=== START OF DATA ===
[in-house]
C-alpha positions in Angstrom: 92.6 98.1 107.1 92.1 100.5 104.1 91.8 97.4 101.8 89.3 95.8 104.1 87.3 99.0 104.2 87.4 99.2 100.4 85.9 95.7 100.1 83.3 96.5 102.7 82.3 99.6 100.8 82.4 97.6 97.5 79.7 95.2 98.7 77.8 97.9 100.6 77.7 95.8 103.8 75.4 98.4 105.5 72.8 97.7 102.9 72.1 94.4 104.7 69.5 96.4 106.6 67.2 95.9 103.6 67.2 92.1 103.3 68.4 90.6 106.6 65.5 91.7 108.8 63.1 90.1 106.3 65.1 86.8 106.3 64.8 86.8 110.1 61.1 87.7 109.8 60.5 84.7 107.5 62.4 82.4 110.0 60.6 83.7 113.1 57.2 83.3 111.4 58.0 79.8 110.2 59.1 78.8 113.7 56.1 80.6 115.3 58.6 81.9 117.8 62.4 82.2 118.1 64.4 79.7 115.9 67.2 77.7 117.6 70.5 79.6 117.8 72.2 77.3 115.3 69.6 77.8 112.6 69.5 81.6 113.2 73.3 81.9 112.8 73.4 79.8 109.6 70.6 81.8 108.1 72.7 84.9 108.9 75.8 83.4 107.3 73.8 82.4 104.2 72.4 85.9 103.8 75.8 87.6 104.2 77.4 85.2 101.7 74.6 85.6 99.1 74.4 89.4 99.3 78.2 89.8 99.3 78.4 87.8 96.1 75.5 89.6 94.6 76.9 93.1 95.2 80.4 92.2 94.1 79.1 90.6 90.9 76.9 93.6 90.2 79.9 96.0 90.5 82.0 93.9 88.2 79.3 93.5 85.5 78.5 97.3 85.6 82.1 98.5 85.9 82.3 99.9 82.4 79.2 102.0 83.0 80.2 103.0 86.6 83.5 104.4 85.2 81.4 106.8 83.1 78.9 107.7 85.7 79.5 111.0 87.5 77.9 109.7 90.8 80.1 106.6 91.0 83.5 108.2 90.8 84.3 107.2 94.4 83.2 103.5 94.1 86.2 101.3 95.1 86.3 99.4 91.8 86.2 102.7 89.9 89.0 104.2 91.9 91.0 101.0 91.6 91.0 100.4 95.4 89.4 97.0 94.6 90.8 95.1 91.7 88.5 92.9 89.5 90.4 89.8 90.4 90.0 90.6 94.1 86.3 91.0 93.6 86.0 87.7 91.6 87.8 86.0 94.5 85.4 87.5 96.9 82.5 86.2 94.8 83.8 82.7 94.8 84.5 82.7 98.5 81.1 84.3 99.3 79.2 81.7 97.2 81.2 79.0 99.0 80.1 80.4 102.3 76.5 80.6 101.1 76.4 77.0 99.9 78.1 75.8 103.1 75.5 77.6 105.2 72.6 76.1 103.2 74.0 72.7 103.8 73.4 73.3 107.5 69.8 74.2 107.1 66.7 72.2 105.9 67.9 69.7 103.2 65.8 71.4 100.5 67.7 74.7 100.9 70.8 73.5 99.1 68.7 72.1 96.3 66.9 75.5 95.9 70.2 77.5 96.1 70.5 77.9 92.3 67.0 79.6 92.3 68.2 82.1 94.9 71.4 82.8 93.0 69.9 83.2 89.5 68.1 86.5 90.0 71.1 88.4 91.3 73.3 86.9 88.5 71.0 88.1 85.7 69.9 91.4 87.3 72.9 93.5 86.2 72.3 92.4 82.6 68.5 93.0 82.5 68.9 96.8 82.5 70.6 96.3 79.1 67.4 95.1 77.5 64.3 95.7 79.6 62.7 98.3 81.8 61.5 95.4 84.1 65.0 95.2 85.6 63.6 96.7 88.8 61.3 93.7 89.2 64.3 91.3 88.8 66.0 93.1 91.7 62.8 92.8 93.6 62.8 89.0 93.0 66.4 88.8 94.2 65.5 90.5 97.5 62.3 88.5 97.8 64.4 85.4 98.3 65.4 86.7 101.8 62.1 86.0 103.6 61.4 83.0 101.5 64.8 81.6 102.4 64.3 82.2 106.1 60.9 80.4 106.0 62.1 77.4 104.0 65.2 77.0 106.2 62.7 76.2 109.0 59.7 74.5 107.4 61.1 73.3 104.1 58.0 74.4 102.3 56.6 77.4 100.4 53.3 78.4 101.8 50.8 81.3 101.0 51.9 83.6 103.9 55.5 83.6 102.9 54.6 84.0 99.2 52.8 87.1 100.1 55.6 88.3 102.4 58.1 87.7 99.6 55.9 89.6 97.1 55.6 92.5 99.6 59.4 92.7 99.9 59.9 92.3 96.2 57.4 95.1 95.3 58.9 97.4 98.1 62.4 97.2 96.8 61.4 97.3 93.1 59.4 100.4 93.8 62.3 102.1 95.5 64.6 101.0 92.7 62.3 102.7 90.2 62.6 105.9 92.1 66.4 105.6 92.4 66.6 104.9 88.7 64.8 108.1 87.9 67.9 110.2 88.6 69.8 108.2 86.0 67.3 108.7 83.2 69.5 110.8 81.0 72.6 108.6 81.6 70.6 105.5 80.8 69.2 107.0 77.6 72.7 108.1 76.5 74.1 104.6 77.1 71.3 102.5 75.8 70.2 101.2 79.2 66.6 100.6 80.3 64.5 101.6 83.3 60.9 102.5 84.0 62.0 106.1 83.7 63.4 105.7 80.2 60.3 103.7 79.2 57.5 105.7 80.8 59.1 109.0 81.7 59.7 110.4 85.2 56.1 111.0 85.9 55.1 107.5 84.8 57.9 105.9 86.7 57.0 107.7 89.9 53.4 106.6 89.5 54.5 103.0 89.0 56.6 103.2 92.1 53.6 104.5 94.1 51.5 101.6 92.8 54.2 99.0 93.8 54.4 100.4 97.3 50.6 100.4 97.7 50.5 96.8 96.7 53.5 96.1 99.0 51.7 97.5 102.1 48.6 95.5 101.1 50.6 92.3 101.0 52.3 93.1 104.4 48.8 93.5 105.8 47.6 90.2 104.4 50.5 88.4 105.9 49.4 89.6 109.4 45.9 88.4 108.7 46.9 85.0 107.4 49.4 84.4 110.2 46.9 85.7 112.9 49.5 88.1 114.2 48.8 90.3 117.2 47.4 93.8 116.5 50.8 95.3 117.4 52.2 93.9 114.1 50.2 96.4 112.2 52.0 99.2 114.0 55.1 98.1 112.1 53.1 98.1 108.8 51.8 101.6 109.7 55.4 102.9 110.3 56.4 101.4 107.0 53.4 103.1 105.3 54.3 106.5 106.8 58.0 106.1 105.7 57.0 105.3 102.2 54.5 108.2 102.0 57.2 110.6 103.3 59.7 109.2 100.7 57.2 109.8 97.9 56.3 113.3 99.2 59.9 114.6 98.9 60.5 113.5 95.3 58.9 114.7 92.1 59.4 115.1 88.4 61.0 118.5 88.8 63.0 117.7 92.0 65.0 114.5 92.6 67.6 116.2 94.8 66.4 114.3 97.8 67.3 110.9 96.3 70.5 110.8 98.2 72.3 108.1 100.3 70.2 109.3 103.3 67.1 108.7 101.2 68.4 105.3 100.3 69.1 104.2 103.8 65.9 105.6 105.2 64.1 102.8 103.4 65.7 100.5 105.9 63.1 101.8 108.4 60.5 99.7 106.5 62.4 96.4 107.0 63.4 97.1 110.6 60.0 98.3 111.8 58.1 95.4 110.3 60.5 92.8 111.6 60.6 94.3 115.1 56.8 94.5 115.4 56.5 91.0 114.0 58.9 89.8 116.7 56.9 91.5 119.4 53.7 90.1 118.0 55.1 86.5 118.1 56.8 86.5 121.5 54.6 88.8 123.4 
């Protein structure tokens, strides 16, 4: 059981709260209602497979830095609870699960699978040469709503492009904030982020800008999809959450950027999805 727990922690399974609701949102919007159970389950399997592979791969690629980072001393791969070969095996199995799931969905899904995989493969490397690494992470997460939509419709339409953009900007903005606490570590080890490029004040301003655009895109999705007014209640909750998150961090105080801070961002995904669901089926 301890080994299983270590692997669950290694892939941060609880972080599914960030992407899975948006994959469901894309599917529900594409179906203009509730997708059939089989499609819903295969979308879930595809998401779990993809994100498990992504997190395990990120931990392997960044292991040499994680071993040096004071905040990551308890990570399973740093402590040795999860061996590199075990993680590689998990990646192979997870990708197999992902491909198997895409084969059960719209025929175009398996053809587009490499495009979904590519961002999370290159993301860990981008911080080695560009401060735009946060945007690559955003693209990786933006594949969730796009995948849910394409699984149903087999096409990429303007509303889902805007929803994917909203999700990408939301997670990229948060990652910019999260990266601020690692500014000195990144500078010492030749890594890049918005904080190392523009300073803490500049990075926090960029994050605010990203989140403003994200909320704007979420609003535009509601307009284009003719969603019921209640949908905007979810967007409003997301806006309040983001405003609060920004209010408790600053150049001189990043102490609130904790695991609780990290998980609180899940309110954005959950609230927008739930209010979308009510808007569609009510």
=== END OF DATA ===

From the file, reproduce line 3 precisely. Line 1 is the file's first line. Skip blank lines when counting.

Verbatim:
């Protein structure tokens, strides 16, 4: 059981709260209602497979830095609870699960699978040469709503492009904030982020800008999809959450950027999805 727990922690399974609701949102919007159970389950399997592979791969690629980072001393791969070969095996199995799931969905899904995989493969490397690494992470997460939509419709339409953009900007903005606490570590080890490029004040301003655009895109999705007014209640909750998150961090105080801070961002995904669901089926 301890080994299983270590692997669950290694892939941060609880972080599914960030992407899975948006994959469901894309599917529900594409179906203009509730997708059939089989499609819903295969979308879930595809998401779990993809994100498990992504997190395990990120931990392997960044292991040499994680071993040096004071905040990551308890990570399973740093402590040795999860061996590199075990993680590689998990990646192979997870990708197999992902491909198997895409084969059960719209025929175009398996053809587009490499495009979904590519961002999370290159993301860990981008911080080695560009401060735009946060945007690559955003693209990786933006594949969730796009995948849910394409699984149903087999096409990429303007509303889902805007929803994917909203999700990408939301997670990229948060990652910019999260990266601020690692500014000195990144500078010492030749890594890049918005904080190392523009300073803490500049990075926090960029994050605010990203989140403003994200909320704007979420609003535009509601307009284009003719969603019921209640949908905007979810967007409003997301806006309040983001405003609060920004209010408790600053150049001189990043102490609130904790695991609780990290998980609180899940309110954005959950609230927008739930209010979308009510808007569609009510």